The model that should and is taking its place, according to Jeff, is the Collective Journey. This framework utilizes transmedia storytelling, the narrative is no longer constricted to just the page or the silver screen. It has become multi-lateral and omnidirectional in its experiential existence. Such large collective based stories allow for the use of modern (communication) technology, as they no longer break the narrative or create unwanted Deus ex Machina’s in traditional archaic narratives. The stories are far more immersive and pervasiveness in their experience, and at the end, everyone wins. As everyone works together to save themselves, each other, and are able to move forward because of their new-found strength and cooperative ability. Conflict as a mechanic to progress the story becomes almost unnecessary in such a narrative world.
The revelation as such around these ideas from Jeff was not new as such. I’ve always been a proponent of the collective, the community, working together to achieve more. And creating pervasive narratives through concepts such as transmedia is something that we are naturally moving towards, and is something I love, as it is a method of world building. Immersion creates better engagement, and the stronger and more meaningful those two are, the greater the value of the individual experience. The reason I do use the word revelation is that of the way Jeff presented in, the contexts he created, and the examples used. That these simply aren’t esoteric ideas, but rather real-world experiences that we should all try to realize and incorporate. It was a reaffirmation that we work we do as gamers are important and can make difference in people’s lives.
The final speaker of Day 1 was An Coppens. Who I connected with as I have also worked in learning environments, specifically ones where e-learning projects were being implemented and created in. Her tips and recommendations when working within such environments, but also in any corporate environment were yet again reaffirming and illuminating.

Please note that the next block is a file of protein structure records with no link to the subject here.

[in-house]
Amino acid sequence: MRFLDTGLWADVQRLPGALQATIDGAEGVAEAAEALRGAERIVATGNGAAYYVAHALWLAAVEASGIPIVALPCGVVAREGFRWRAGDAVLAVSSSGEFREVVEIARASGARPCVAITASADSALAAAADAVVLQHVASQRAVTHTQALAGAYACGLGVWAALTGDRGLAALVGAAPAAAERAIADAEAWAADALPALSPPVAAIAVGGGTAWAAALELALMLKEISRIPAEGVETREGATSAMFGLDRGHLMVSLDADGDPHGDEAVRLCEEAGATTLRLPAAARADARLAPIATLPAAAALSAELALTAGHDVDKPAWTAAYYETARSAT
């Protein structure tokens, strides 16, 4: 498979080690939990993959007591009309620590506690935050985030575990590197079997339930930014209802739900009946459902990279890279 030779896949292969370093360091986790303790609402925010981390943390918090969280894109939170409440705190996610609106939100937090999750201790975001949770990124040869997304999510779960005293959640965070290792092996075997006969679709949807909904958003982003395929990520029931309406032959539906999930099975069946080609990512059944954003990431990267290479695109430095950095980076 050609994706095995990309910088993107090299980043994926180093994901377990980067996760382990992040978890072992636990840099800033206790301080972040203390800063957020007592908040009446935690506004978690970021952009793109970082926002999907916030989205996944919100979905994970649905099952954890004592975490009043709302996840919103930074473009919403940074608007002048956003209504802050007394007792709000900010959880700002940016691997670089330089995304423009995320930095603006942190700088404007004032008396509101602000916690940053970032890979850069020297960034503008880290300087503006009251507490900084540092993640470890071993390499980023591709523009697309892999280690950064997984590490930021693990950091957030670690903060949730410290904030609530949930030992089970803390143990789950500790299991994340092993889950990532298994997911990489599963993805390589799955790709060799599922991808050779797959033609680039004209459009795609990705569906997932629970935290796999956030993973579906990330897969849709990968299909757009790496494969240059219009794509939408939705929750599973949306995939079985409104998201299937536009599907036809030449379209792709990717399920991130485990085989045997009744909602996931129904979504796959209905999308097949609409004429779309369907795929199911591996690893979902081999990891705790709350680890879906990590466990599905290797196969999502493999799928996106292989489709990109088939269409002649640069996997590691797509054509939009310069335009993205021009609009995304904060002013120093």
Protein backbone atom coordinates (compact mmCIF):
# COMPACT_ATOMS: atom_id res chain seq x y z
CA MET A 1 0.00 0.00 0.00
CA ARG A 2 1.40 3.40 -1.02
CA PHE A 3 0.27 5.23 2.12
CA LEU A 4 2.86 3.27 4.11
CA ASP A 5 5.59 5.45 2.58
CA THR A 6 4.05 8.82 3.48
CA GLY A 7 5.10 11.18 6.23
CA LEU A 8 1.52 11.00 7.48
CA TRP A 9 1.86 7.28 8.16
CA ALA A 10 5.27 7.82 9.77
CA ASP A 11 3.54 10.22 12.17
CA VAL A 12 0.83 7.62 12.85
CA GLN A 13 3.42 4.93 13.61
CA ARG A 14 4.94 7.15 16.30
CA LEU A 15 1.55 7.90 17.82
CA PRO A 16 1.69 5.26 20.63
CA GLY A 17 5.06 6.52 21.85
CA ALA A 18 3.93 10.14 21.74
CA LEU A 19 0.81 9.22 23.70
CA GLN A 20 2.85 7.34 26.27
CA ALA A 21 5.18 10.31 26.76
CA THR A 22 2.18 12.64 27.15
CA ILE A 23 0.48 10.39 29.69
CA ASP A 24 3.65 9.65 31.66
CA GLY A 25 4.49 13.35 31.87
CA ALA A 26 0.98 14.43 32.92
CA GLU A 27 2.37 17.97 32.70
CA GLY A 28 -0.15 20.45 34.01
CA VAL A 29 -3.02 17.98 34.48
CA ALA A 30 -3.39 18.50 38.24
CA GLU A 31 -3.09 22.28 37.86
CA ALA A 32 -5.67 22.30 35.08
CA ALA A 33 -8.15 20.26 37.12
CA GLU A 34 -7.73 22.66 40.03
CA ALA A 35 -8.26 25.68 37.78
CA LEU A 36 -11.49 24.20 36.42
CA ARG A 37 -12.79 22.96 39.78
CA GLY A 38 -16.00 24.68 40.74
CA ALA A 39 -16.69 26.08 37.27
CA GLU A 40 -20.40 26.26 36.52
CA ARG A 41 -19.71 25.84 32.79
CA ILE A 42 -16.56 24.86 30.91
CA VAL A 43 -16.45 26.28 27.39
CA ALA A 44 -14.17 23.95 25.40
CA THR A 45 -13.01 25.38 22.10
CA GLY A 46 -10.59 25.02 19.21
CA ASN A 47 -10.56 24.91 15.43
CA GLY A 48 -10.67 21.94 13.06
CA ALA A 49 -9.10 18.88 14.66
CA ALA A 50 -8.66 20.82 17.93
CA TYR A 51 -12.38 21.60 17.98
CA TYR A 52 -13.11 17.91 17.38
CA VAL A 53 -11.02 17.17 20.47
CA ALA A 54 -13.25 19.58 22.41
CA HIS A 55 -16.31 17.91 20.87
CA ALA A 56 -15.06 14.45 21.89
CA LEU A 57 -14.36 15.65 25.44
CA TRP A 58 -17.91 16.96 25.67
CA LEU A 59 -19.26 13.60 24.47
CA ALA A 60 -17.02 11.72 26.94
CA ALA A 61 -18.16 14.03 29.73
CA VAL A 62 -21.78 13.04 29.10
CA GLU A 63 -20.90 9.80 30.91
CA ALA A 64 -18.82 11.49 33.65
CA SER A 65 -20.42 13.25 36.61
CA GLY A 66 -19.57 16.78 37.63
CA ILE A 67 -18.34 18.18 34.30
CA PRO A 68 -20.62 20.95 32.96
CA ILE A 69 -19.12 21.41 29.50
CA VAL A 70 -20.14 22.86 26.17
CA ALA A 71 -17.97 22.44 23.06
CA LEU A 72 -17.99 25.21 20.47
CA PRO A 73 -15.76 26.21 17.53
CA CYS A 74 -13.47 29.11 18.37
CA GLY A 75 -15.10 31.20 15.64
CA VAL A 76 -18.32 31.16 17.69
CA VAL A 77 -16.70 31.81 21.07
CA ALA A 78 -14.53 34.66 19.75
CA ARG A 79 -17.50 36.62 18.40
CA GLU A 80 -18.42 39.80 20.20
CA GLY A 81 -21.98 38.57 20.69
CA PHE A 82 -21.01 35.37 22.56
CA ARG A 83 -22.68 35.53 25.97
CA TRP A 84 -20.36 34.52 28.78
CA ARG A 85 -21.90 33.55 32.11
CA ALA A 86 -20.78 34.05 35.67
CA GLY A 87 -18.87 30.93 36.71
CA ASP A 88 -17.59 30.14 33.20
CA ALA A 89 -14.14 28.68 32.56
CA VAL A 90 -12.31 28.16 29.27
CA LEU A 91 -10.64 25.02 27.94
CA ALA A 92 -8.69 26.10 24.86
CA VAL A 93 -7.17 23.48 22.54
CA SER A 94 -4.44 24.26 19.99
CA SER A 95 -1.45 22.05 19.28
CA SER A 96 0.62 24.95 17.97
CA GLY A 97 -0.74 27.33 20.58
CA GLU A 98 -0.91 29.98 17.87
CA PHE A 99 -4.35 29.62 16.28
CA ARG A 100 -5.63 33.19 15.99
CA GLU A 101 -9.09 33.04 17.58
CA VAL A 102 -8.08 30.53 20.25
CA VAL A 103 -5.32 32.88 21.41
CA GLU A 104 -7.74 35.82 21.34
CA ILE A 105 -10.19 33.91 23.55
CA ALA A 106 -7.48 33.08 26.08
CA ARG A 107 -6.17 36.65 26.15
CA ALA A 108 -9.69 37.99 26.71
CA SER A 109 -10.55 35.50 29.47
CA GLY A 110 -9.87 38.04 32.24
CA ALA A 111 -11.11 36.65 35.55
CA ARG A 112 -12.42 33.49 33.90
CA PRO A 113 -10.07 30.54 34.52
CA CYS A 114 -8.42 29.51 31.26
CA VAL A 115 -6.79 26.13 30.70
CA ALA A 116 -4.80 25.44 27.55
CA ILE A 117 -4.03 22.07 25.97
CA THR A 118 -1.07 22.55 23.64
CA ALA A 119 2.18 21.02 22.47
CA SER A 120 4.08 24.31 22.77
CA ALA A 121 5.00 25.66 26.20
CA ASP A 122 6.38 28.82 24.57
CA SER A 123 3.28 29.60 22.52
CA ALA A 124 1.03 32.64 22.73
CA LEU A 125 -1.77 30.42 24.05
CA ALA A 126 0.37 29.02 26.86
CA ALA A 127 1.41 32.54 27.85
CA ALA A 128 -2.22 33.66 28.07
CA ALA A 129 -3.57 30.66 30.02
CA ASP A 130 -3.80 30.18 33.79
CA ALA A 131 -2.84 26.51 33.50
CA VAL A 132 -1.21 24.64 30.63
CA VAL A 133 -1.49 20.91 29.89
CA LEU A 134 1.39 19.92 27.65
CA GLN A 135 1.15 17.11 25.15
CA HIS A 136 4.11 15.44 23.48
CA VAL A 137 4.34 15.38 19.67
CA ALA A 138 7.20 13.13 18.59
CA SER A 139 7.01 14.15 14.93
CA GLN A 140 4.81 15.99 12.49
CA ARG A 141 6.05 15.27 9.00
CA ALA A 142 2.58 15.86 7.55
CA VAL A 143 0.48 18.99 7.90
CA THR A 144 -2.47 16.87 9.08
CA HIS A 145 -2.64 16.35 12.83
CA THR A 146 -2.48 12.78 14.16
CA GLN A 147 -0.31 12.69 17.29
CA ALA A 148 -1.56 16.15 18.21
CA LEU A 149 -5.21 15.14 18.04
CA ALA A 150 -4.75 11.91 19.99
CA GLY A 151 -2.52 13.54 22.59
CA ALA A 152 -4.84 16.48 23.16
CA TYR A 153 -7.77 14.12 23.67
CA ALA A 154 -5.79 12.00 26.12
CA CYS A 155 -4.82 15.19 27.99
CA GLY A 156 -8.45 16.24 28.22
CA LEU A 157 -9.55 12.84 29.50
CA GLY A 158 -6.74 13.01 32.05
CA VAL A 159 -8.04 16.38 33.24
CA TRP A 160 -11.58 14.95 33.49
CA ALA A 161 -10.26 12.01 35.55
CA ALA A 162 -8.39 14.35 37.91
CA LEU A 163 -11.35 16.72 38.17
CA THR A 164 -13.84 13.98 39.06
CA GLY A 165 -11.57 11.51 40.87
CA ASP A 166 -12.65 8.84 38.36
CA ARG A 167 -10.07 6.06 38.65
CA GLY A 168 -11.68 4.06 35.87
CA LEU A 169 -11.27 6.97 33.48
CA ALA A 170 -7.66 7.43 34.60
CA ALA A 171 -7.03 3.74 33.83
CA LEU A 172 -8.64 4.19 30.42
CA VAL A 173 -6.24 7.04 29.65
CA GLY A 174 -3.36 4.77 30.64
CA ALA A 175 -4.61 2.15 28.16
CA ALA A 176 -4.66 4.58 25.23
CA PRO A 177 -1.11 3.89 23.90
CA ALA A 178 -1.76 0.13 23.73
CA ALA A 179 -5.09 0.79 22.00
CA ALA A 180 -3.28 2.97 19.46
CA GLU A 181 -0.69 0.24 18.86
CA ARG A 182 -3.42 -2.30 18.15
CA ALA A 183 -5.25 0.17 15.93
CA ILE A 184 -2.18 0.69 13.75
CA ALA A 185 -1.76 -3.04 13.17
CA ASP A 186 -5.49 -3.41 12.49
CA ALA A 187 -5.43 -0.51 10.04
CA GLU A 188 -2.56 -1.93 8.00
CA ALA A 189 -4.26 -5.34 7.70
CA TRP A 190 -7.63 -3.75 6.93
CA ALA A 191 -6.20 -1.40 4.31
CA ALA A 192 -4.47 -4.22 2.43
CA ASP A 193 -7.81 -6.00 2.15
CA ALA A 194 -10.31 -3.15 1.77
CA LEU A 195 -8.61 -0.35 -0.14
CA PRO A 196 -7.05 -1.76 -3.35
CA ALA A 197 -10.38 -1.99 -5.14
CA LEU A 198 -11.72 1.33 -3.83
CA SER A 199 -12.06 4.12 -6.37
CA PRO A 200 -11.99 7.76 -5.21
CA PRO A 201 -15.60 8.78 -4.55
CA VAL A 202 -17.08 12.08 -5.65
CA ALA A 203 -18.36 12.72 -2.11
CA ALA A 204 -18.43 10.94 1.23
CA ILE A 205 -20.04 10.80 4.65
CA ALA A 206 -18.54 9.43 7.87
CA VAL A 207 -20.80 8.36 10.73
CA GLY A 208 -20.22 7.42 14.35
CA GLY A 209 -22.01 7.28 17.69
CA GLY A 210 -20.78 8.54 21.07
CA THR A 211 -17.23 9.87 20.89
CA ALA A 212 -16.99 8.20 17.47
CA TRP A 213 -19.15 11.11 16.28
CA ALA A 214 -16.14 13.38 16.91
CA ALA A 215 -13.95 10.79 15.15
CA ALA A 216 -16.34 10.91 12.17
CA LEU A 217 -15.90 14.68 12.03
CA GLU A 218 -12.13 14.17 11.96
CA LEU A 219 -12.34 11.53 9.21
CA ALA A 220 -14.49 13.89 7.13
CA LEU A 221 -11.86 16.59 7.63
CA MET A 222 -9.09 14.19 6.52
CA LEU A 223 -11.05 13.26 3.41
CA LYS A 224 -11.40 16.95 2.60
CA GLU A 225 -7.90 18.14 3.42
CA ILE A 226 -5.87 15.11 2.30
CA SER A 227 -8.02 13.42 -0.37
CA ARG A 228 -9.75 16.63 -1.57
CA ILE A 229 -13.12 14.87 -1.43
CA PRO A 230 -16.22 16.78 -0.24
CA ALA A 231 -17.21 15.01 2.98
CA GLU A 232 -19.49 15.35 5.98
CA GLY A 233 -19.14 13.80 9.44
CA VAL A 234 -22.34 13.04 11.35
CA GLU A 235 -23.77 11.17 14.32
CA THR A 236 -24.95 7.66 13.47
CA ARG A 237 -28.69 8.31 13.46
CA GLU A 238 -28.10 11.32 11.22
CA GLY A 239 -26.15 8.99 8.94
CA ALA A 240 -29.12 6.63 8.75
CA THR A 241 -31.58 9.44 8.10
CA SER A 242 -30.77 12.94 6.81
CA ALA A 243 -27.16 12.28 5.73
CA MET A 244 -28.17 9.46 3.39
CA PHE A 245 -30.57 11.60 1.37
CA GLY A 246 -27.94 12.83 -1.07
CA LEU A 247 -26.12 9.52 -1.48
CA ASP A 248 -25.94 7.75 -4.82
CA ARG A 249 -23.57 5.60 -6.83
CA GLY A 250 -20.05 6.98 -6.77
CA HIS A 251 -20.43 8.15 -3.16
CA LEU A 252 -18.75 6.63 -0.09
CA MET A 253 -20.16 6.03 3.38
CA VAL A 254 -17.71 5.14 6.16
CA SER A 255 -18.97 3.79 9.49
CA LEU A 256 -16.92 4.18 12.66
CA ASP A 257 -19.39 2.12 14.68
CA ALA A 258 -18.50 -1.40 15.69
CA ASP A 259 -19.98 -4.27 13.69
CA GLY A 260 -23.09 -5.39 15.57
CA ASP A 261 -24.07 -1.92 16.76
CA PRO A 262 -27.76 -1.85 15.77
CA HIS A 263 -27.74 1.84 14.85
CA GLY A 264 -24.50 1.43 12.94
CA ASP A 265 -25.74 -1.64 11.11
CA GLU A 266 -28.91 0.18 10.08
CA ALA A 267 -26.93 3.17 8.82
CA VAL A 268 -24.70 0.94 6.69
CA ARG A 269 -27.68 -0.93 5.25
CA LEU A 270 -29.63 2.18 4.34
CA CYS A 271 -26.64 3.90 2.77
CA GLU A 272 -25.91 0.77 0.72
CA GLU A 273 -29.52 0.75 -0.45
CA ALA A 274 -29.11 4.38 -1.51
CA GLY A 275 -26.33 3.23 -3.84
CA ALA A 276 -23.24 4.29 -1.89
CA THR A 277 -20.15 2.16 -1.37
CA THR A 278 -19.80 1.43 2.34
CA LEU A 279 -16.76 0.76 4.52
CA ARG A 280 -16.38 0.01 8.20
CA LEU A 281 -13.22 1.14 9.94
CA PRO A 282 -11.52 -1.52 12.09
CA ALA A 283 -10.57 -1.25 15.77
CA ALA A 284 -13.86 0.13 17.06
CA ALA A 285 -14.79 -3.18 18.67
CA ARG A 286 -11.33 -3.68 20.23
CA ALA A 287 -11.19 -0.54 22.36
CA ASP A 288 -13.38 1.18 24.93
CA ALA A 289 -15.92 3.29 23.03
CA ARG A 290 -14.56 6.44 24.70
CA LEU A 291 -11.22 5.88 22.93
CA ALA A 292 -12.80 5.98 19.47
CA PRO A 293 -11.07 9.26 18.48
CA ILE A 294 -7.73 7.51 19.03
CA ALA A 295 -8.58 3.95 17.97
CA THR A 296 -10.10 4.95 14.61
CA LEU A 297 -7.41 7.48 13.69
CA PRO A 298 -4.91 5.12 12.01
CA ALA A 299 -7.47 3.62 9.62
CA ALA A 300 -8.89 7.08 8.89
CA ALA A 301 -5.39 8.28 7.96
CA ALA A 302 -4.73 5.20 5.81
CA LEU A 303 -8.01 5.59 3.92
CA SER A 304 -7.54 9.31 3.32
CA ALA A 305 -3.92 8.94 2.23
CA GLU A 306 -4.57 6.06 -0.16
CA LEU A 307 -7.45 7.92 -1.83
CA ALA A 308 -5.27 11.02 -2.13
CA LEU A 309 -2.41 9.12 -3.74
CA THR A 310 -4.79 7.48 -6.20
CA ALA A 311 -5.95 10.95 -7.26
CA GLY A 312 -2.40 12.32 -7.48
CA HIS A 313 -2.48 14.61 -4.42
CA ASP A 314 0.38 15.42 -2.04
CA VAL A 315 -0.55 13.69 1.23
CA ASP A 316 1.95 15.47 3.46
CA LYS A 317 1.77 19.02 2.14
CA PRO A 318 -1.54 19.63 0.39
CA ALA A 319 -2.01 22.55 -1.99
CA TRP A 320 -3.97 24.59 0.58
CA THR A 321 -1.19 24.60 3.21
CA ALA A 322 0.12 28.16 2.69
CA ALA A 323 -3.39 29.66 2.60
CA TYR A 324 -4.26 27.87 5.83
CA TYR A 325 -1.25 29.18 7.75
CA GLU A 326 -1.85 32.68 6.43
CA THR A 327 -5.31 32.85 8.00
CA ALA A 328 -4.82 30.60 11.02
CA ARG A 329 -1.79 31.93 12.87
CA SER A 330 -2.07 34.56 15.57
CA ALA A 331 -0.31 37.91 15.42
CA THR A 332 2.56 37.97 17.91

The main take-away’s that I got from her talk was that one should always endeavor to use strong and tested frameworks to help you develop and to add clarity to your projects. Communication, as we all know, is very important, and needs to be there from the start. Especially the fact should be communicated to everyone that they should be aware that the best solution will arise instantly and immediately. It will take time and several attempts to get the best possible outcome for all.
We should also not forget that we are designing for the end-user always. And they don’t always care about the flashiest tools or the most epic of mechanics. They generally just want something that works and is customized towards them. Basically, An reemphasized the fact that there isn’t really a one-size fit all anymore. People want to feel special and catered for.
The last bit she left everyone is a harking back to the start of the day, and what the next day would start with as well. And that is that narrative is essential, and that it should be used to help guide the player.
In the end, I was left with a piece of advice that I find cannot be repeated enough, and that is the fact that the more you design the better you will become at it.
Day 2 also had a great many speakers, and to go through even half of them would be slowly lead me to write a fairly epic anthology of learning. So, in the interest of time and remaining concentration for you, I will only briefly cover a handful of people that left a specific impression upon me. But again, I suggest you explore everyone that was invited to the conference, as they are all experts in the field.
The second day started with Melinda Jacobs, who gave notable opening piece on what game mechanics suck if there isn’t a good a narrative attached to them. In broad terms, she broke it down to the fact that we should all design experiences based narratives, and that narratives should never be an afterthought.